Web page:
West Australian gold explorer Lodestar Minerals Limited (ASX: LSR) has identified new early stage gold targets for the Yowereena farm‐in tenements located immediately north of the company’s 100%‐owned Ned’s Creek project (see Figure 1).
- Data review identifies two large, untested gold geochemical targets in previous cover‐bedrock interface sampling.
- Preliminary field sampling by Lodestar has identified two additional areas of interest for further investigation:
- A potential gold trend along strike from Boundary Fence prospect.
- Strongly oxidised gossanous breccia veins on northern margin of Contessa granite anomalousin Bi, Mo and Au.
- Further fieldwork planned for both new areas
The update incorporates the results from a program of field exploration completed by Lodestar in April 2017 and an ongoing compilation and review of historical data.
Lodestar announced a farm‐in agreement with emerging gold miner Vango Mining Limited over Vango’s Yowereena tenements on 14th March 20171. Lodestar is earning up to an 80% interest in the tenements by meeting minimum expenditure commitments of A$357,000 for the project for the 12 months following the execution date of the agreement.
The Yowereena tenements comprise four granted mining leases covering the northern margin of the Contessa granite and poorly exposed Archaean basement along the southern tectonic margin of the Marymia Inlier. The Archaean sequence at Yowereena has demonstrated gold potential with high‐grade gold mineralisation reported from drilling at the Boundary Fence prospect and a number of anomalous gold intercepts in historic first‐passregional drilling. Furthermore, the geological model Lodestar has developed during four years of gold exploration at the adjacent Ned’s Creek projectsupports the potential for both syenite‐hosted and structurally controlled gold mineralisation at Yowereena.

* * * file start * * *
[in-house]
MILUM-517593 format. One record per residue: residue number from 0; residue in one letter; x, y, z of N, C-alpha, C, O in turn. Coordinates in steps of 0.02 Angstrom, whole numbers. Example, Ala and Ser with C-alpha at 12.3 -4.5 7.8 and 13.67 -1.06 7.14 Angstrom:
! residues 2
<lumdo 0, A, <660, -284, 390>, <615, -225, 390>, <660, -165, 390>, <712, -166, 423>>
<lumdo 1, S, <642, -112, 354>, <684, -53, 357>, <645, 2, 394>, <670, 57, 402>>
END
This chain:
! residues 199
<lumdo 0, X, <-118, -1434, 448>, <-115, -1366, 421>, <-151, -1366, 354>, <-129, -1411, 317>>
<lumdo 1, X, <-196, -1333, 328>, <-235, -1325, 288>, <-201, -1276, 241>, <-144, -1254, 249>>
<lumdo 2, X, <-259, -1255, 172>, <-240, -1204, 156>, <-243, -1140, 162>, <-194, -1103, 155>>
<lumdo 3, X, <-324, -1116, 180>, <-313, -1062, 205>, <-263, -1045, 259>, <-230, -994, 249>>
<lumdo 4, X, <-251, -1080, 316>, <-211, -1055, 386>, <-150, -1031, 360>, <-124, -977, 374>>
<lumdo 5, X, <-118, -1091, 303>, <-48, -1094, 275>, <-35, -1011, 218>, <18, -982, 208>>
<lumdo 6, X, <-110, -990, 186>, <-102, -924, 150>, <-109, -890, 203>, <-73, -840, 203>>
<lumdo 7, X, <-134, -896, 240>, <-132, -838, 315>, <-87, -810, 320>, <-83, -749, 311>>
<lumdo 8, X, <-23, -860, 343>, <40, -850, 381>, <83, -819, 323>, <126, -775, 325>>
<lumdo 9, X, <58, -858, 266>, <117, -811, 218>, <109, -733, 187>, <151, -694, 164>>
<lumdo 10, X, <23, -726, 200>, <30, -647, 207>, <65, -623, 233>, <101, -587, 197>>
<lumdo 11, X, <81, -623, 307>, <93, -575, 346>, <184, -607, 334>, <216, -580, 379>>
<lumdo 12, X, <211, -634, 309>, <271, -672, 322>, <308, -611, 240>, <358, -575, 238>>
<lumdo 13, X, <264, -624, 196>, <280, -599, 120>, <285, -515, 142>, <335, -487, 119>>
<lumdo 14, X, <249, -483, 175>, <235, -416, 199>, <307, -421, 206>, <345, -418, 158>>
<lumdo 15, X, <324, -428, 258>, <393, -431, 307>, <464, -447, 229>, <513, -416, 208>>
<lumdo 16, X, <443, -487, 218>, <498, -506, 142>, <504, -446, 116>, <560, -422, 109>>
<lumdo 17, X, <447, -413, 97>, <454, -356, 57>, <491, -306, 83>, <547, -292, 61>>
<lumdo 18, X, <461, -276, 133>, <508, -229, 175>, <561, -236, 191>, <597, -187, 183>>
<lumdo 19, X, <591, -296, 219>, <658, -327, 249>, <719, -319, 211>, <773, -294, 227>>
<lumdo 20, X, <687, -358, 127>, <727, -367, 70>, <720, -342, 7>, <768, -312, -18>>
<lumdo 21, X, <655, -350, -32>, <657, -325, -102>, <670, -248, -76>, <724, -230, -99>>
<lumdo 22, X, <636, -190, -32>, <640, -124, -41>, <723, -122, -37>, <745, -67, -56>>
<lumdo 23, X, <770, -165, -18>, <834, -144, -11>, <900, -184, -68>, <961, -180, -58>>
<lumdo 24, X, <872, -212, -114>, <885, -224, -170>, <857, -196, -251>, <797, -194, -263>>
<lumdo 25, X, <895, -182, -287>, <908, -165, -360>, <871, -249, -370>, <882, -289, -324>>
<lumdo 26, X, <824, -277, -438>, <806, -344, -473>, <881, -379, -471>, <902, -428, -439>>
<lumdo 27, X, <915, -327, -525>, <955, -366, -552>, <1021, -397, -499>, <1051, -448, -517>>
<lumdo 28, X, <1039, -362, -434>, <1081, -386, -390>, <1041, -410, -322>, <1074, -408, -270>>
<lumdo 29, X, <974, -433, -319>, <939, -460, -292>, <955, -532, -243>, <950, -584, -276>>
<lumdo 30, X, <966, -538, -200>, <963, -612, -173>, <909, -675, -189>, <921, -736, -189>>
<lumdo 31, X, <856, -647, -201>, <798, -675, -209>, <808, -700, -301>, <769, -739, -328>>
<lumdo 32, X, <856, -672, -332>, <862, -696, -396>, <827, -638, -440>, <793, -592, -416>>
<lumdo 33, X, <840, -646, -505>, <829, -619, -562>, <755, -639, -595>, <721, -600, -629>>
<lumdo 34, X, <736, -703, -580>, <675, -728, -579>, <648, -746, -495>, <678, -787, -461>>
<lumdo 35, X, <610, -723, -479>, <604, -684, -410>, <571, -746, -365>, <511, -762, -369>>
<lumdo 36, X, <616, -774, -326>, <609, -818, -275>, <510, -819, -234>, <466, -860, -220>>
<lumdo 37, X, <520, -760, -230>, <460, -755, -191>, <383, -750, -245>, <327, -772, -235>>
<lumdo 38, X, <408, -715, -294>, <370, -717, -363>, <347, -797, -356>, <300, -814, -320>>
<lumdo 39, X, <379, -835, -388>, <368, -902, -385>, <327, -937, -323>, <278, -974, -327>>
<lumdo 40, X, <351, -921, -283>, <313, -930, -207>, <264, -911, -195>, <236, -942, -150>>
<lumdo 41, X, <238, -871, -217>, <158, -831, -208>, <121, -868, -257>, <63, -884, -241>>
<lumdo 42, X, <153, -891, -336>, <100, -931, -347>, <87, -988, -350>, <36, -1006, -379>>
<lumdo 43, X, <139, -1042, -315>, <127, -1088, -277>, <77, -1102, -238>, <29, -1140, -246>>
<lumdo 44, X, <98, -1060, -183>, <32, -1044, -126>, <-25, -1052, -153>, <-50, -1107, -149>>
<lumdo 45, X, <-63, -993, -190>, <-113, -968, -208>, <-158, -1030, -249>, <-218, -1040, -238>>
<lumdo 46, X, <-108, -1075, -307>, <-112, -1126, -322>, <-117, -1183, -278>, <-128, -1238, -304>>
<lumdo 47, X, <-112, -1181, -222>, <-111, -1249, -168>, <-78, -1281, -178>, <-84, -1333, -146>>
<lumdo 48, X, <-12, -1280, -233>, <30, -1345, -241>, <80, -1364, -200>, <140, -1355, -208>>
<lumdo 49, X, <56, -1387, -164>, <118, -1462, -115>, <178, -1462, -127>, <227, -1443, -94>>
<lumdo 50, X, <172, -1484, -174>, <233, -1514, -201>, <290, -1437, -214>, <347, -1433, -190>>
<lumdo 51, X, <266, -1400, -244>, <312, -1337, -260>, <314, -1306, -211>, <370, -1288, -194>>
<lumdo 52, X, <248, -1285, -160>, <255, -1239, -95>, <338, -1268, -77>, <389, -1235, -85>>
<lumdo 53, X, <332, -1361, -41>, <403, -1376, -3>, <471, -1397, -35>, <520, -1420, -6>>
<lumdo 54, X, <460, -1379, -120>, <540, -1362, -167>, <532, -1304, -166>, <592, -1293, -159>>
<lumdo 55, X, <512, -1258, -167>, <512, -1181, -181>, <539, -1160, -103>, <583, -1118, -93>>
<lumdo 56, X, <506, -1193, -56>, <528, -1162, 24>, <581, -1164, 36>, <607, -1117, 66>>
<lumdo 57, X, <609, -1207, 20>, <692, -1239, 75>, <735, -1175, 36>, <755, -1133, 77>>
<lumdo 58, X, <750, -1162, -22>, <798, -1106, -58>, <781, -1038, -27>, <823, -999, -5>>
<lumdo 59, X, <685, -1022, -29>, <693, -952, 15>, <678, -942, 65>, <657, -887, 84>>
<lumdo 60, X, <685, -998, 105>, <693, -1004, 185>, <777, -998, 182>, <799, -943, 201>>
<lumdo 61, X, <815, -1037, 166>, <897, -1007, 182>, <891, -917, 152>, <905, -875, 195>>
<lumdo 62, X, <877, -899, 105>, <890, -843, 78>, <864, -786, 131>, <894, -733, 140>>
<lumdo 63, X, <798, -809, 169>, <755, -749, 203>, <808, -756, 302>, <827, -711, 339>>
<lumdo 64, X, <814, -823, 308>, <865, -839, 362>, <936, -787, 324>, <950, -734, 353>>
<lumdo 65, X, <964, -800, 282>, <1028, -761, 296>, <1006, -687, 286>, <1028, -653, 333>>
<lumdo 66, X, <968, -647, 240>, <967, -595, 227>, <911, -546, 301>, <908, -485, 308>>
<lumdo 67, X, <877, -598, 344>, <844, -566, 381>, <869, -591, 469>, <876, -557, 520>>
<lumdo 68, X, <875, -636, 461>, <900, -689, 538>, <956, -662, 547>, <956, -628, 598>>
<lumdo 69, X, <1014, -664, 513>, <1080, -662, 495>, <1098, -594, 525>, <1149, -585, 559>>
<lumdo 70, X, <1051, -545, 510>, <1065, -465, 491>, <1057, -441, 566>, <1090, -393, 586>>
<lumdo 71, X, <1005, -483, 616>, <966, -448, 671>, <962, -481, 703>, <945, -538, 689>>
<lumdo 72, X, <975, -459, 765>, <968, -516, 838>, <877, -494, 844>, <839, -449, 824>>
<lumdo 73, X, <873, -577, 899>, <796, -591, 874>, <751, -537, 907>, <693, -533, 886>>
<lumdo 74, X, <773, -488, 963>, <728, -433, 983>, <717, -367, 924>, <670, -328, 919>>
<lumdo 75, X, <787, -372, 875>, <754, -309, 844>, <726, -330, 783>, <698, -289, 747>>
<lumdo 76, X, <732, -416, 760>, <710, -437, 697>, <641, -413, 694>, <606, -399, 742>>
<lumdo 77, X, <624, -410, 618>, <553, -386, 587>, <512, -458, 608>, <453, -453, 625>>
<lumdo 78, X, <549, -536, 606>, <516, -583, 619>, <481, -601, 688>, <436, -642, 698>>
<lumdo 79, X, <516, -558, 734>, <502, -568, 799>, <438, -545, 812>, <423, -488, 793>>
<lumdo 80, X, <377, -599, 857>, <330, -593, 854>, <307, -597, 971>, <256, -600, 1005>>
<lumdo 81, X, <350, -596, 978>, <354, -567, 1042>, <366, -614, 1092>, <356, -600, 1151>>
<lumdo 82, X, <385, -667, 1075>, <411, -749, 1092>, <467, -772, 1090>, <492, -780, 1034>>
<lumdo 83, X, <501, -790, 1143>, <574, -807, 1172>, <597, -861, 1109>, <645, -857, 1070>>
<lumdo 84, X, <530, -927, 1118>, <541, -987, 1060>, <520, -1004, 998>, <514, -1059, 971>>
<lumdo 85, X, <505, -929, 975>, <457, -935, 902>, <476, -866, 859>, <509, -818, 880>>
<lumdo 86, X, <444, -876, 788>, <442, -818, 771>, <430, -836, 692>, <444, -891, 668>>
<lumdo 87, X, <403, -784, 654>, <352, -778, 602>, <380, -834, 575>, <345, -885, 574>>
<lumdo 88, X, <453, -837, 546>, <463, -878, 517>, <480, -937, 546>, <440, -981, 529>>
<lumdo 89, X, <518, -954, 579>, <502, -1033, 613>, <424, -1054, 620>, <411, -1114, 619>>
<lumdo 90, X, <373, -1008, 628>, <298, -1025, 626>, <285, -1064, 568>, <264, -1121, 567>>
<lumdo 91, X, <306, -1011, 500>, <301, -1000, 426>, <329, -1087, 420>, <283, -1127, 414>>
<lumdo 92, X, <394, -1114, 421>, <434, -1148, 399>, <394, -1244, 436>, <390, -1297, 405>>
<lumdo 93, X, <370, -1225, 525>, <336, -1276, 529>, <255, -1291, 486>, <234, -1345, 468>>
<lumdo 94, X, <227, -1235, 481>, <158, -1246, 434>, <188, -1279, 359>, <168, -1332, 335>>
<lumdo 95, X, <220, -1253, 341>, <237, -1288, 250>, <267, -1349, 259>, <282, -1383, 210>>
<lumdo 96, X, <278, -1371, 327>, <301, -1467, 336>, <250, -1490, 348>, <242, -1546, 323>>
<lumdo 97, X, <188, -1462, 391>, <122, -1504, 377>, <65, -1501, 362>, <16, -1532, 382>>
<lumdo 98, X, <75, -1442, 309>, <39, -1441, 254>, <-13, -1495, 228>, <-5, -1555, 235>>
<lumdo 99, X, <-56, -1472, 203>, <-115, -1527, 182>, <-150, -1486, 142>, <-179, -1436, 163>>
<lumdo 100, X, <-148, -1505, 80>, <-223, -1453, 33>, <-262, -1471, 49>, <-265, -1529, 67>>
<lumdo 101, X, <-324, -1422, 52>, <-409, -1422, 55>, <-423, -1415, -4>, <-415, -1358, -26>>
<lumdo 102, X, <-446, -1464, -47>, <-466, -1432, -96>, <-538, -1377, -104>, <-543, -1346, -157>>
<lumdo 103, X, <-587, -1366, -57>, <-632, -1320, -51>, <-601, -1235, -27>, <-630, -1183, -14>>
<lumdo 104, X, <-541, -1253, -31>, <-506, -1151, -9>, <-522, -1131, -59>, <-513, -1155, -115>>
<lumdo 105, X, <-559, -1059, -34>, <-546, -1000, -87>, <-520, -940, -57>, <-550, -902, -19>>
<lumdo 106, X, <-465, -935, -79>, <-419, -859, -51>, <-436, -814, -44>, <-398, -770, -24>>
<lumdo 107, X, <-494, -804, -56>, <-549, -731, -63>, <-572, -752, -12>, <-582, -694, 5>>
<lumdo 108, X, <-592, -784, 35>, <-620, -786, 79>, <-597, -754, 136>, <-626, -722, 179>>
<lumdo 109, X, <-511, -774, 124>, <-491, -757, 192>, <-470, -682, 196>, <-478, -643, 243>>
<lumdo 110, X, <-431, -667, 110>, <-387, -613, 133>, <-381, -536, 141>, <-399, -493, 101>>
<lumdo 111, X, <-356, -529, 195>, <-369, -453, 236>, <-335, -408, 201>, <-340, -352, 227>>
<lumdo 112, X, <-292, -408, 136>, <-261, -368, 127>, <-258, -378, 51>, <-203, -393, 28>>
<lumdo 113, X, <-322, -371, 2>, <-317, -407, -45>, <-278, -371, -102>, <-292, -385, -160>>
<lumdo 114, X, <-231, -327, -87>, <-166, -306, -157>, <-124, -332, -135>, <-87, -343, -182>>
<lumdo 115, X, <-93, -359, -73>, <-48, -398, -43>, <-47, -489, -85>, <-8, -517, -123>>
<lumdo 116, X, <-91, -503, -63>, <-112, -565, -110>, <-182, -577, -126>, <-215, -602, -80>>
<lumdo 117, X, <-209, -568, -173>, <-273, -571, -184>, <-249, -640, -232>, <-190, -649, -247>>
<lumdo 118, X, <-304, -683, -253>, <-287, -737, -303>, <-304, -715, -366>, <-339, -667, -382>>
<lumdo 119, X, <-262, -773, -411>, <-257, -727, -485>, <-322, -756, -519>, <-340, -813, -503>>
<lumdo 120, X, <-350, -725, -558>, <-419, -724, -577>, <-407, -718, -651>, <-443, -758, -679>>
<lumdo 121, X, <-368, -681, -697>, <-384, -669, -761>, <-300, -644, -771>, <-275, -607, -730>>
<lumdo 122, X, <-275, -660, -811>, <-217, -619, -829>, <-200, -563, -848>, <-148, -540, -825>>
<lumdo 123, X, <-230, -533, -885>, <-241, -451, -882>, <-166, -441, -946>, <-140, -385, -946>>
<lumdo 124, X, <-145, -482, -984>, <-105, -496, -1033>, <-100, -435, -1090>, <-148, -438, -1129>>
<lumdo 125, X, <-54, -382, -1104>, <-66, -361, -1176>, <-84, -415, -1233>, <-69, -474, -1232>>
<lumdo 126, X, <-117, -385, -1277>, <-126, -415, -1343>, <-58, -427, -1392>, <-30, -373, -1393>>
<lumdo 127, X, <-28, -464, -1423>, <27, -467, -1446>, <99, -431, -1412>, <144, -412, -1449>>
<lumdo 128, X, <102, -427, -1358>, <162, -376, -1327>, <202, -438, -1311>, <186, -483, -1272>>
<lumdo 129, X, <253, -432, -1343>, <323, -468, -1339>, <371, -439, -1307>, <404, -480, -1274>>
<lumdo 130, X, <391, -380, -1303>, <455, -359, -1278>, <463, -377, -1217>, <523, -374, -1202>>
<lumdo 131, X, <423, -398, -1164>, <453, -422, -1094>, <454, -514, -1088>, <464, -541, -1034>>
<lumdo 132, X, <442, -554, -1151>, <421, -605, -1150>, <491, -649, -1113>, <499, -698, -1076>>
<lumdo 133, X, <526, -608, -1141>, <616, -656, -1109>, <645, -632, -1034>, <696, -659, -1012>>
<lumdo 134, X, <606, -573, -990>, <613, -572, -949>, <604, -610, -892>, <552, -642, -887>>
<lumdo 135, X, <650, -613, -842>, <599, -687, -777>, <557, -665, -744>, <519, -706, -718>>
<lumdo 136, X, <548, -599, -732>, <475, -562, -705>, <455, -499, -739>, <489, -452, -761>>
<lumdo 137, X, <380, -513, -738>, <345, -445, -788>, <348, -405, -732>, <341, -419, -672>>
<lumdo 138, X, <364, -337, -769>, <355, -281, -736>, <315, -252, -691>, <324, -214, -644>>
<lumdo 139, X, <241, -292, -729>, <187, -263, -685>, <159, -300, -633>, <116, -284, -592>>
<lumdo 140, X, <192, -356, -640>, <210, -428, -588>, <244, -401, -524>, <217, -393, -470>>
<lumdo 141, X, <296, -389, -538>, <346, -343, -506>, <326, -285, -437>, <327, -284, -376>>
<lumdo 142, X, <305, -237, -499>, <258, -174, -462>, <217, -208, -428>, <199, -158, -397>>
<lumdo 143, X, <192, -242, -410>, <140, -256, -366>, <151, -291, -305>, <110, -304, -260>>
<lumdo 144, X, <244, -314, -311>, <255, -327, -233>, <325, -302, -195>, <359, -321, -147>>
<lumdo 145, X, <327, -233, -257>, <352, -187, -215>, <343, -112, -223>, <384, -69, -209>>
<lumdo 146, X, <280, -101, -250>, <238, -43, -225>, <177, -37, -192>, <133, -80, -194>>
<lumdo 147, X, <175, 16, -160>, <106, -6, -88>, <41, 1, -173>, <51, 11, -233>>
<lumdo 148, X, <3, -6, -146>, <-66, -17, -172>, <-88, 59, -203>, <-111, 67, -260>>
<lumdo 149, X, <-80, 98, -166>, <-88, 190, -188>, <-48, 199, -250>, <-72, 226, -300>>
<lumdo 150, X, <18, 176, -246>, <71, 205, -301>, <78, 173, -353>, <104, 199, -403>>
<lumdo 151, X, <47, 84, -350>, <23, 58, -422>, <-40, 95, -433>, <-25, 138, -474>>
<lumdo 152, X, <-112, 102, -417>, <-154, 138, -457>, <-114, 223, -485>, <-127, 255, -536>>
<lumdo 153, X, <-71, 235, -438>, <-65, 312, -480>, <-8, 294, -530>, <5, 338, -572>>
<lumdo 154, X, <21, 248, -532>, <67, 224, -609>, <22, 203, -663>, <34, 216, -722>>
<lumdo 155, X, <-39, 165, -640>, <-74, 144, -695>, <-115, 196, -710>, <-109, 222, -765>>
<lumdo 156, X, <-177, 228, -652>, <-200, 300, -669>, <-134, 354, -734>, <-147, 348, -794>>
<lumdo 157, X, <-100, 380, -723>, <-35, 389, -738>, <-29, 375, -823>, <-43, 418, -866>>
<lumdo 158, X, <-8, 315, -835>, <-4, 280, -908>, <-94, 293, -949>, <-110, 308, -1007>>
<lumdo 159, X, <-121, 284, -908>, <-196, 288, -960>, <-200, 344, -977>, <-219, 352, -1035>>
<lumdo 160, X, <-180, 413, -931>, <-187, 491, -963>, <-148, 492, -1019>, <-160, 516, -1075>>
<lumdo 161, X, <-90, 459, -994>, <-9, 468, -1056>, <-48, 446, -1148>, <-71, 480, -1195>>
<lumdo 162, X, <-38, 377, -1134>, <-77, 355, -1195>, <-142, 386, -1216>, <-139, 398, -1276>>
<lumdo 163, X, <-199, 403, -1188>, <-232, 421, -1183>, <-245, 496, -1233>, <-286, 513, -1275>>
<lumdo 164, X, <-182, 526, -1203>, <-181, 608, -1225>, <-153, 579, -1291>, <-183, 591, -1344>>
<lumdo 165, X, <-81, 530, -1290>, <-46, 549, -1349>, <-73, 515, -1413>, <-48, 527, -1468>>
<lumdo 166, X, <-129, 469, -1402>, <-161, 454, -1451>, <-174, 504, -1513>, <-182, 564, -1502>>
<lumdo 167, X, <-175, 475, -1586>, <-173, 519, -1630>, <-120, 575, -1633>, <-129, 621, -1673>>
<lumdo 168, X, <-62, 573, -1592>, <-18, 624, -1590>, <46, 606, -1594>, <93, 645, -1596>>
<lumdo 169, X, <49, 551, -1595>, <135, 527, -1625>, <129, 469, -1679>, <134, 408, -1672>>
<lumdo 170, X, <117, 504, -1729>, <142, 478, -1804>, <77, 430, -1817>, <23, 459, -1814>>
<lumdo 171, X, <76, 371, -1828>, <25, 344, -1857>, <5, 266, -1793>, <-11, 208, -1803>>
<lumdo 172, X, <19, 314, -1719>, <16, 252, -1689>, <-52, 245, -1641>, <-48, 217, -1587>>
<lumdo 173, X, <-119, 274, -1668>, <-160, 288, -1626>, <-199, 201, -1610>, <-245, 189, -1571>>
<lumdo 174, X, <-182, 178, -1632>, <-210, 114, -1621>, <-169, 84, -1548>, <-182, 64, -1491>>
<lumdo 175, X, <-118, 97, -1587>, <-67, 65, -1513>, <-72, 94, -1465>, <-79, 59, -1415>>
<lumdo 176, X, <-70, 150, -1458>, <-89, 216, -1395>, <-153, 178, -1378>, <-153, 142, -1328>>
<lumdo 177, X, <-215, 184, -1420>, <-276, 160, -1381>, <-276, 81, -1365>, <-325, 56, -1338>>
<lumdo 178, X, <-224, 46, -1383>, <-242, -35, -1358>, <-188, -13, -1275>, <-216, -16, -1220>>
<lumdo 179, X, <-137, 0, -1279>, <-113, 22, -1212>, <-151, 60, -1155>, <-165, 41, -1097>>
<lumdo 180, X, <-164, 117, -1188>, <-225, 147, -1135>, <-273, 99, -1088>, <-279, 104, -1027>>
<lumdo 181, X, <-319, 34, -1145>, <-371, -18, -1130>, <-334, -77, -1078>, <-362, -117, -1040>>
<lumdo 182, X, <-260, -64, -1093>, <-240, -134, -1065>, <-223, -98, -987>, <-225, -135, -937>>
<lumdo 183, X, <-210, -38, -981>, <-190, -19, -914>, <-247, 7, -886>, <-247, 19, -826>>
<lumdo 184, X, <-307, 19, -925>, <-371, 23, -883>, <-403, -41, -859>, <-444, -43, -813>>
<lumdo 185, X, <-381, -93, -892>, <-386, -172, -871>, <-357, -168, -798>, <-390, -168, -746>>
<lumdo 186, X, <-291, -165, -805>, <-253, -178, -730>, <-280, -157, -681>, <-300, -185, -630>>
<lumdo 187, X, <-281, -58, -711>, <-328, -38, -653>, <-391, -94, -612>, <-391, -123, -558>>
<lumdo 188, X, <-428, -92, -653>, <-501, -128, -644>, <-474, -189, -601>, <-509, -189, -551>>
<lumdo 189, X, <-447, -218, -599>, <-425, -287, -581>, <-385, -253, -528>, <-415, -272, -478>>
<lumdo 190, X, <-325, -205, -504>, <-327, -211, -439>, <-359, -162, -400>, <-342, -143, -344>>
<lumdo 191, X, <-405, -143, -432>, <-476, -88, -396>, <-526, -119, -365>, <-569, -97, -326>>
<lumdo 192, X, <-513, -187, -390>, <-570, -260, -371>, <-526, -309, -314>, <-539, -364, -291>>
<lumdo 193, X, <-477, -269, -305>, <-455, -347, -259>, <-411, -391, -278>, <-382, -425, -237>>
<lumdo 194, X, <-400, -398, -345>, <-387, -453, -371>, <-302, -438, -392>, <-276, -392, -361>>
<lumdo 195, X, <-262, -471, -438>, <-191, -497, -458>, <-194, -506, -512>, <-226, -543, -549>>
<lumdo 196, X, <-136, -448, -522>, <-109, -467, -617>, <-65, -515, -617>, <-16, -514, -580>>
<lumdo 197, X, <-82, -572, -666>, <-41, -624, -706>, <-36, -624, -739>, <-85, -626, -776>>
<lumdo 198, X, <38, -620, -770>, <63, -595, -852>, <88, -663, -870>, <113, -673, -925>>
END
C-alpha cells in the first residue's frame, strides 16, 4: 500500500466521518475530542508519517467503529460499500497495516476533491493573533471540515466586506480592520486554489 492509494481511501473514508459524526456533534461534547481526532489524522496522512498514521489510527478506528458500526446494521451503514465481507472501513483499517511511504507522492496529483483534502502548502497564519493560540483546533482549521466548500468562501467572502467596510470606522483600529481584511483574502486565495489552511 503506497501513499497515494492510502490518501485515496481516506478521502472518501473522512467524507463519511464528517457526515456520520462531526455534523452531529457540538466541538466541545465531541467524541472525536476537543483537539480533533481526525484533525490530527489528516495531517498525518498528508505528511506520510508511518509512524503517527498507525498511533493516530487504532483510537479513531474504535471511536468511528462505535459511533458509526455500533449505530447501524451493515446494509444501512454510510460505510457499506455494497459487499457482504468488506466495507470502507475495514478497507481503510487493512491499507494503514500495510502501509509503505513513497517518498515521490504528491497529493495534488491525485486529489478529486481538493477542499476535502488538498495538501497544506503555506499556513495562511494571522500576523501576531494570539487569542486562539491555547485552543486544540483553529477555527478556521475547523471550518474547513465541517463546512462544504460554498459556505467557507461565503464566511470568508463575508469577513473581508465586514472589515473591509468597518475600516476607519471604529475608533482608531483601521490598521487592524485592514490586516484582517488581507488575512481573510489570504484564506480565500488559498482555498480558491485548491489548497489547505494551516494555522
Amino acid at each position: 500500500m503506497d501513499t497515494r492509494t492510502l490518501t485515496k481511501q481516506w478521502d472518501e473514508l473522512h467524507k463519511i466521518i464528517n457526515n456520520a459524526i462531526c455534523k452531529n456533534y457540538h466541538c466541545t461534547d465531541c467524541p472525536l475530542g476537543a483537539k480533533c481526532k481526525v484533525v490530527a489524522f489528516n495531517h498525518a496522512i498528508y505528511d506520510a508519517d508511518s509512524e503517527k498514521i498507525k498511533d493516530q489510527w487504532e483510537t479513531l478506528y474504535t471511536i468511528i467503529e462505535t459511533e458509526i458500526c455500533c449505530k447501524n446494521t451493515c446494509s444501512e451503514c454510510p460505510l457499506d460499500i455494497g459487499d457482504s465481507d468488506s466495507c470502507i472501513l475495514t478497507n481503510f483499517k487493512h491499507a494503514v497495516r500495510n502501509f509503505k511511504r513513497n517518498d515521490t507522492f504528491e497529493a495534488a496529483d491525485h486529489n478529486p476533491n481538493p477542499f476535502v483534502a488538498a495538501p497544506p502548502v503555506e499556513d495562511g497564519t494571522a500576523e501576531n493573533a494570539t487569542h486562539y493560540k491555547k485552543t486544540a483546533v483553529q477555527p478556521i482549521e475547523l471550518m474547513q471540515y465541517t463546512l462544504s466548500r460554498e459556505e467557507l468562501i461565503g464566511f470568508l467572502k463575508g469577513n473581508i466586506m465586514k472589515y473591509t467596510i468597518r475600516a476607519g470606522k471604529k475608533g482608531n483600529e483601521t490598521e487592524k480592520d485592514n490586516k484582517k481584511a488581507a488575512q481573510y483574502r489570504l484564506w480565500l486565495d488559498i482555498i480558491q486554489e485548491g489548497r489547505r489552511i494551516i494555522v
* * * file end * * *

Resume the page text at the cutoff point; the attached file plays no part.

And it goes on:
A recent field visit and ongoing review of historic exploration data has revealed large scale gold and multi‐ element anomalism across the Yowereena – Contessa area, strongly supporting Lodestar’s belief that the area within this major tectonic zone has potential for significant discoveries.
Geological Database Review
As part of Lodestar’s comprehensive review of the available data generated from earlier exploration at Yowereena, two large gold targets beneath areas of alluvial cover have been identified from Homestake Gold’s 2001 geochemical drilling program.
Homestake carried out systematic shallow drilling in the eastern part of the project on a 160m grid spacing (maximum depth 18m) to sample the contact between transported cover and underlying weathered rock. This technique is a cost efficient way to refine areas for deeper drilling targeting bedrock gold mineralisation.
A total of 330 holes were drilled and a single 3 or 4 metre composite sample was collected from each hole at the contact (cover‐bedrock interface sampling or CBI). Each sample was analysed for gold and multi‐elements.
The CBI sampling revealed two large, contiguous anomalies (>10ppb gold) within the northeast trending structural corridor (see Figure 2). Neither target was subsequently followed up with any further drilling.
Anomaly A, located to the north, reported maximum gold to 76ppb Au partly coincident with gold anomalies along a traverse of 100m spaced aircore drilling. Three adjacent holes near the western end of the anomaly reported:
- YHAC030 – 1m at 0.316g/t Au from 58m;
- YHAC031 – 1m at 0.364g/t Au from 78m; and
- YHAC032 – 1m at 0.283g/t Au from 75m.
Anomaly A has a gold – bismuth association suggesting a fluid source derived from felsic intrusions. The next closest line of drilling is 800m south west of the anomaly.